It is a matter of fact that Europe is facing more and more crucial challenges regarding health and social care due to the demographic change and the current economic context. The recent COVID-19 pandemic has stressed this situation even further, thus highlighting the need for taking action. Active and Assisted Living (AAL) technologies come as a viable approach to help facing these challenges, thanks to the high potential they have in enabling remote care and support. Broadly speaking, AAL can be referred to as the use of innovative and advanced Information and Communication Technologies to create supportive, inclusive and empowering applications and environments that enable older, impaired or frail people to live independently and stay active longer in society. AAL capitalizes on the growing pervasiveness and effectiveness of sensing and computing facilities to supply the persons in need with smart assistance, by responding to their necessities of autonomy, independence, comfort, security and safety. The application scenarios addressed by AAL are complex, due to the inherent heterogeneity of the end-user population, their living arrangements, and their physical conditions or impairment. Despite aiming at diverse goals, AAL systems should share some common characteristics. They are designed to provide support in daily life in an invisible, unobtrusive and user-friendly manner. Moreover, they are conceived to be intelligent, to be able to learn and adapt to the requirements and requests of the assisted people, and to synchronise with their specific needs. Nevertheless, to ensure the uptake of AAL in society, potential users must be willing to use AAL applications and to integrate them in their daily environments and lives. In this respect, video- and audio-based AAL applications have several advantages, in terms of unobtrusiveness and information richness. Indeed, cameras and microphones are far less obtrusive with respect to the hindrance other wearable sensors may cause to one's activities. In addition, a single camera placed in a room can record most of the activities performed in the room, thus replacing many other non-visual sensors. Currently, video-based applications are effective in recognising and monitoring the activities, the movements, and the overall conditions of the assisted individuals as well as to assess their vital parameters (e.g., heart rate, respiratory rate). Similarly, audio sensors have the potential to become one of the most important modalities for interaction with AAL systems, as they can have a large range of sensing, do not require physical presence at a particular location and are physically intangible. Moreover, relevant information about individuals' activities and health status can derive from processing audio signals (e.g., speech recordings). Nevertheless, as the other side of the coin, cameras and microphones are often perceived as the most intrusive technologies from the viewpoint of the privacy of the monitored individuals. This is due to the richness of the information these technologies convey and the intimate setting where they may be deployed. Solutions able to ensure privacy preservation by context and by design, as well as to ensure high legal and ethical standards are in high demand. After the review of the current state of play and the discussion in GoodBrother, we may claim that the first solutions in this direction are starting to appear in the literature. A multidisciplinary debate among experts and stakeholders is paving the way towards AAL ensuring ergonomics, usability, acceptance and privacy preservation. The DIANA, PAAL, and VisuAAL projects are examples of this fresh approach. This report provides the reader with a review of the most recent advances in audio- and video-based monitoring technologies for AAL. It has been drafted as a collective effort of WG3 to supply an introduction to AAL, its evolution over time and its main functional and technological underpinnings. In this respect, the report contributes to the field with the outline of a new generation of ethical-aware AAL technologies and a proposal for a novel comprehensive taxonomy of AAL systems and applications. Moreover, the report allows non-technical readers to gather an overview of the main components of an AAL system and how these function and interact with the end-users. The report illustrates the state of the art of the most successful AAL applications and functions based on audio and video data, namely (i) lifelogging and self-monitoring, (ii) remote monitoring of vital signs, (iii) emotional state recognition, (iv) food intake monitoring, activity and behaviour recognition, (v) activity and personal assistance, (vi) gesture recognition, (vii) fall detection and prevention, (viii) mobility assessment and frailty recognition, and (ix) cognitive and motor rehabilitation. For these application scenarios, the report illustrates the state of play in terms of scientific advances, available products and research project. The open challenges are also highlighted. The report ends with an overview of the challenges, the hindrances and the opportunities posed by the uptake in real world settings of AAL technologies. In this respect, the report illustrates the current procedural and technological approaches to cope with acceptability, usability and trust in the AAL technology, by surveying strategies and approaches to co-design, to privacy preservation in video and audio data, to transparency and explainability in data processing, and to data transmission and communication. User acceptance and ethical considerations are also debated. Finally, the potentials coming from the silver economy are overviewed.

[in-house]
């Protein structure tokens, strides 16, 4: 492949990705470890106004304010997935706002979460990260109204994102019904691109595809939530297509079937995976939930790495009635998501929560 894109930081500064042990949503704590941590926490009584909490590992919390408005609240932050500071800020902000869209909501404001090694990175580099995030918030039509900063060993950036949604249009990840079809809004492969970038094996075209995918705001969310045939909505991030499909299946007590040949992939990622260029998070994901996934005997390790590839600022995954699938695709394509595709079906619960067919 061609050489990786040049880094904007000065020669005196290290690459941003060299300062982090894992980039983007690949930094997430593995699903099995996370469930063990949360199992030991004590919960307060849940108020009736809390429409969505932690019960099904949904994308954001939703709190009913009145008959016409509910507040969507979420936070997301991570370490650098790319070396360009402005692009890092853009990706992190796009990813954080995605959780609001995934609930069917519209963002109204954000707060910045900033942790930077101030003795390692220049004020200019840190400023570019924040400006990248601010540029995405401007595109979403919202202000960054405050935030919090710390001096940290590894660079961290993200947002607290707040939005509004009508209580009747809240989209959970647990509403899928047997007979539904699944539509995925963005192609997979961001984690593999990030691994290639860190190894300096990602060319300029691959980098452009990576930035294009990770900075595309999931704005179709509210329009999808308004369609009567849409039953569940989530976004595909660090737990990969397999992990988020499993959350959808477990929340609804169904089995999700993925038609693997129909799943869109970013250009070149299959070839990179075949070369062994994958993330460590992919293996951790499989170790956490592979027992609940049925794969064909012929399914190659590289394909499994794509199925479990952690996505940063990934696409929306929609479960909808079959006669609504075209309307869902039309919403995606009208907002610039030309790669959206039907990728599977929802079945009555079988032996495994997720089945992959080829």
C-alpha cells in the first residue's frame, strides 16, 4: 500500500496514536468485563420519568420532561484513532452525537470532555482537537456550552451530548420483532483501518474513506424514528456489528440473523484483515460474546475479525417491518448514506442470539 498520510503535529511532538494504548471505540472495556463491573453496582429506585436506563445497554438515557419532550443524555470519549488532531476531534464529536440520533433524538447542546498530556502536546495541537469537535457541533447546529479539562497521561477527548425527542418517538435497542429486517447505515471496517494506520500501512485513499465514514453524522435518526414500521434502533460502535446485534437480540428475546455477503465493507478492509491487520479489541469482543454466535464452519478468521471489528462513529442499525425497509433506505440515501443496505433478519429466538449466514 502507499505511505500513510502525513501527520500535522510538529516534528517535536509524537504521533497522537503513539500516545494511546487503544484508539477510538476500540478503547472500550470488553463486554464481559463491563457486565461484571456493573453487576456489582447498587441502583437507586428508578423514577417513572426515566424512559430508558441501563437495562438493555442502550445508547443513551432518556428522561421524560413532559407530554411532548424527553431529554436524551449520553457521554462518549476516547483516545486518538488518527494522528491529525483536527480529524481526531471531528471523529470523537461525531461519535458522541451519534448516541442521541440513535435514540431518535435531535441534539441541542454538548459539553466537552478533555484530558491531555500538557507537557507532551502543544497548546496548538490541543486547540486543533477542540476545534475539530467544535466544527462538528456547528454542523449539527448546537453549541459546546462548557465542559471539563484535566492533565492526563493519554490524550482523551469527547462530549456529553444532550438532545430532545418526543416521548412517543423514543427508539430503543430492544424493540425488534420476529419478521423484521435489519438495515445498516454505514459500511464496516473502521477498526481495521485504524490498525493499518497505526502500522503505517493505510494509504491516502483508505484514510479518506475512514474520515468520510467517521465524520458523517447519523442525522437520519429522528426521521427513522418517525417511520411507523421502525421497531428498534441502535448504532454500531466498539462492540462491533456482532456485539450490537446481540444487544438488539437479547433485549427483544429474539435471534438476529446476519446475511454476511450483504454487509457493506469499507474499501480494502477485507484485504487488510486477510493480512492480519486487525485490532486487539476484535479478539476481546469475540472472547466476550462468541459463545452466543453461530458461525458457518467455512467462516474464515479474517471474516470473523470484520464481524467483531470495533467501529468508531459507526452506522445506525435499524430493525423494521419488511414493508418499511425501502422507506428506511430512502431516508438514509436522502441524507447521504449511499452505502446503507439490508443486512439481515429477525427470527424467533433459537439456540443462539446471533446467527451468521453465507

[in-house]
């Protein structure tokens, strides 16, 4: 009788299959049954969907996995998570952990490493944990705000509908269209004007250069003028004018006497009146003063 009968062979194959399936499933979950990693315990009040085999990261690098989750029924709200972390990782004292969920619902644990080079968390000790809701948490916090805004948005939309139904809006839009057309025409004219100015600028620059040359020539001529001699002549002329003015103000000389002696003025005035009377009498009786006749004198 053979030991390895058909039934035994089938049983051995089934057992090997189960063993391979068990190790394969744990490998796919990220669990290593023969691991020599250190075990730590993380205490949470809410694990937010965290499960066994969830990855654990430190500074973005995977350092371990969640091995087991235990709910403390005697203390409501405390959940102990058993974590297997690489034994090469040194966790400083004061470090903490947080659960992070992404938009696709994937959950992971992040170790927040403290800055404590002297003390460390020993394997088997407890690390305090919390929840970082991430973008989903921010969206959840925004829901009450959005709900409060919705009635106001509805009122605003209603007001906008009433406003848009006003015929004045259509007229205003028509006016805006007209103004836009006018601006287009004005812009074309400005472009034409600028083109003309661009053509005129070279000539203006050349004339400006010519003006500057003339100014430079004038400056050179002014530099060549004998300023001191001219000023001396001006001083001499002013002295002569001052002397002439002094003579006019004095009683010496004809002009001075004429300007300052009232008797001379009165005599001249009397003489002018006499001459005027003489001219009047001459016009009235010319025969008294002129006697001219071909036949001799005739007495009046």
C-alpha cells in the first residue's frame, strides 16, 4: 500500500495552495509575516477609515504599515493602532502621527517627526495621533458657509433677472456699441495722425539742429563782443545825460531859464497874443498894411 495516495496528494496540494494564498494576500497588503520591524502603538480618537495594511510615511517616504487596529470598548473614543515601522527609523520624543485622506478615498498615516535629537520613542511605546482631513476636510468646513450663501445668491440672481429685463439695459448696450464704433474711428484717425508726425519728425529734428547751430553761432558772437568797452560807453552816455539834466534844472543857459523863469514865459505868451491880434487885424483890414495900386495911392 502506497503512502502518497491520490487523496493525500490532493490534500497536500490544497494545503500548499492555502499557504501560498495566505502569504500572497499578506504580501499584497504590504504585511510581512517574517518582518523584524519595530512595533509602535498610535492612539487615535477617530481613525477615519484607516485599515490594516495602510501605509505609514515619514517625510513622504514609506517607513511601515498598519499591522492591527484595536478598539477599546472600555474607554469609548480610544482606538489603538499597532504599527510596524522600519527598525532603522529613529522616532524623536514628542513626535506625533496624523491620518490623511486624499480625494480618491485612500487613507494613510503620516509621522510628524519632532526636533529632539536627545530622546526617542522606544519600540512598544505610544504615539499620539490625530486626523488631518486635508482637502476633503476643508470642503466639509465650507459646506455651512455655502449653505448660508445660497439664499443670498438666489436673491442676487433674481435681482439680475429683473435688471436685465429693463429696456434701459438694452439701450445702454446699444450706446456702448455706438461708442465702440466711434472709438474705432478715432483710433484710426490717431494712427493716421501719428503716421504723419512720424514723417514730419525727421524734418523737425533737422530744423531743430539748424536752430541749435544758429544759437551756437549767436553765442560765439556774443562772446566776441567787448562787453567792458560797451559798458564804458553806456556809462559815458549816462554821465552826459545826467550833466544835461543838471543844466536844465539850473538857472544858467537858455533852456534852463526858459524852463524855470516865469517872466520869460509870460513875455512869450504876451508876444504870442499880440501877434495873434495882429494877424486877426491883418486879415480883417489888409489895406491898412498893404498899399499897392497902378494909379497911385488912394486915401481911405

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- Active and Assisted Living AAL applications Data sensing and processing computer vision Audio-signal processing Social Robotics Human-Computer Interaction Artificial Intelligence Lifelogging and self- monitoring Vital signs remote monitoring Emotional and affective state recognition Food intake monitoring Activity and behaviour recognition Activity and personal assistance Gesture recognition Fall detection and prevention Mobility assessment Frailty recognition Cognitive and motor rehabilitation Co-design silver economy